The Faculty Center for Teaching and Learning at Ferris State has historically advocated
for a learner-centered teaching approach. My personal teaching and learning philosophy
is aligned with many if not all of the basic tenants of this approach. Rather than
adopt the commonly used term “learner-centered” teaching, much of which I agree with,
I prefer to use the term learning-centered teaching. My purpose or hope in making
this distinction is to take the definition (at least for myself) a step beyond the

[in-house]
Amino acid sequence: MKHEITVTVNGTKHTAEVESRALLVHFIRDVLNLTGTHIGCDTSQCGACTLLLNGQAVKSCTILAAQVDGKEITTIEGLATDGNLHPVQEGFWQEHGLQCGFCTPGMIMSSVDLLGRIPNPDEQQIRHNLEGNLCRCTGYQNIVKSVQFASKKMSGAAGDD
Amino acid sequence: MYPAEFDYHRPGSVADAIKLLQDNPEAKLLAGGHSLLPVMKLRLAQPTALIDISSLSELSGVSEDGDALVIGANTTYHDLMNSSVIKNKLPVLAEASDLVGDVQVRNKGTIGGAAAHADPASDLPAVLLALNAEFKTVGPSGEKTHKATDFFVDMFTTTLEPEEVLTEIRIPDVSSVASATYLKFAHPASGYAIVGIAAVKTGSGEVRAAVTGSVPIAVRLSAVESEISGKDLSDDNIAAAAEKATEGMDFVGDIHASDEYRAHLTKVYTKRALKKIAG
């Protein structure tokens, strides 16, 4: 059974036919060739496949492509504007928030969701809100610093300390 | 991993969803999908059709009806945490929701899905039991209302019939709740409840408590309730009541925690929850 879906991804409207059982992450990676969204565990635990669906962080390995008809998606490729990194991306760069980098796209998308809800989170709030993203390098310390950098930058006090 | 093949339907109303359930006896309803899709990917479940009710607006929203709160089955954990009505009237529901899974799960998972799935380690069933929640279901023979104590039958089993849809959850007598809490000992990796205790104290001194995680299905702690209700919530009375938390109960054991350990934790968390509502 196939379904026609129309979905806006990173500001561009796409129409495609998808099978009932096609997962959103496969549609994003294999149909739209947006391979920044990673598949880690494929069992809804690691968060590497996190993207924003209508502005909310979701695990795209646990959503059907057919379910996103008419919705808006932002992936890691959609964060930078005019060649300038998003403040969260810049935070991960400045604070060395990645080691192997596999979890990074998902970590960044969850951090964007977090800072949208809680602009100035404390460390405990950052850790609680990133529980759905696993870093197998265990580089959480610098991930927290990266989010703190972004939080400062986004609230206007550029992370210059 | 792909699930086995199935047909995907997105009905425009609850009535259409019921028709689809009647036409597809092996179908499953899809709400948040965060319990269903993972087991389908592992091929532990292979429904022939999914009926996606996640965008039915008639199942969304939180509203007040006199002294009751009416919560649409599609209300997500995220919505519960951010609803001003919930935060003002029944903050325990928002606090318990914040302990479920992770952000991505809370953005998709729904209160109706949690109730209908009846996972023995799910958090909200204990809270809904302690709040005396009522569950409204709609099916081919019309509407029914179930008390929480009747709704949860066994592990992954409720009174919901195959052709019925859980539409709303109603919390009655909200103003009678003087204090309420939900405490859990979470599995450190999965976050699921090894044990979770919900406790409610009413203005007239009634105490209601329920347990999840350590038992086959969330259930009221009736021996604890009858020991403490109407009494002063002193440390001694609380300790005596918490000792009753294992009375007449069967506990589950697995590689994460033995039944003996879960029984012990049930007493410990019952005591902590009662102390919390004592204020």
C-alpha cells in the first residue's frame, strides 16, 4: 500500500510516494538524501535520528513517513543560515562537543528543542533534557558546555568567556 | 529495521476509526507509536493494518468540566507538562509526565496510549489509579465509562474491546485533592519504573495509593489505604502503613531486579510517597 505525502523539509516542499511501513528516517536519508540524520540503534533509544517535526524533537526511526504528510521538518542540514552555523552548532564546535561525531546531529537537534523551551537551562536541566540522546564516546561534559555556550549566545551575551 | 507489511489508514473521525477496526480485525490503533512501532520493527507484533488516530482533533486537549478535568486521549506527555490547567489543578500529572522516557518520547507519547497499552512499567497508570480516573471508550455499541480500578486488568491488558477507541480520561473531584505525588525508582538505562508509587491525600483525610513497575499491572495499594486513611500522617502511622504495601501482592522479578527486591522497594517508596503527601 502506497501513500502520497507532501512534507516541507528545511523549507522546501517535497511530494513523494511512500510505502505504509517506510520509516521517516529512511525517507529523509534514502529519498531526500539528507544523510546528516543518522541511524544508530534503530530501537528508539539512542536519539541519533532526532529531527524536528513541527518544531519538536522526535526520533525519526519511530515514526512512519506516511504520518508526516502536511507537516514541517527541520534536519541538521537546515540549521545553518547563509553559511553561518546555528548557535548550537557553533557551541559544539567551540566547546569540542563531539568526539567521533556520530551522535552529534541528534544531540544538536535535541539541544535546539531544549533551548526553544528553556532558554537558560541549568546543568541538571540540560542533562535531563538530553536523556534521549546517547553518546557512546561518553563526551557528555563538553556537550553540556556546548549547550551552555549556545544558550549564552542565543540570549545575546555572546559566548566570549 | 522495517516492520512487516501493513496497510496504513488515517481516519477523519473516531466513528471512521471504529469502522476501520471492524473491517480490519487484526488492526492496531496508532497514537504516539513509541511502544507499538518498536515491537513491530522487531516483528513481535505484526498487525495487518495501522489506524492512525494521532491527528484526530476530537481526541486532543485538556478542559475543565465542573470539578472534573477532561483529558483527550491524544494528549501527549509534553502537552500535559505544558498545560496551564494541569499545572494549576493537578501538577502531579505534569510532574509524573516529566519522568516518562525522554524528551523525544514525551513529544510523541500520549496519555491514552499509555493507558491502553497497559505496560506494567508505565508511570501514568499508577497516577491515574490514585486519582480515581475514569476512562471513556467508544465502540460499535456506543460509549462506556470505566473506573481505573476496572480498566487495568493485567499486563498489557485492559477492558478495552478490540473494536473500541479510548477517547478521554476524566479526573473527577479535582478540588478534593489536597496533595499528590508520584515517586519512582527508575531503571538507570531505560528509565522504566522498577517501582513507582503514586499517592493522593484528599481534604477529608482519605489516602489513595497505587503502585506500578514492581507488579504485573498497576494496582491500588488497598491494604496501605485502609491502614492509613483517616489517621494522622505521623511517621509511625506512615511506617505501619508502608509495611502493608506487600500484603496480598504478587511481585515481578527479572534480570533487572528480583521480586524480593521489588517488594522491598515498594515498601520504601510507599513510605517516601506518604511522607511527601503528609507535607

current definition. The “learning-centered” environment does not make the learner
the only participant of central importance in the learning environment as the “learner-centered”
environment implies. The learning-centered teaching environment is inclusive of, and
yet broader than the learner-centered environment. In my opinion, this distinction
is important because the learner should not have more power or more importance than
the facilitator of learning who in most cases is more qualified to structure the learning.
Rather, the learner and facilitator should share equally in the responsibilities for
learning, but should not exceed their expertise or capabilities.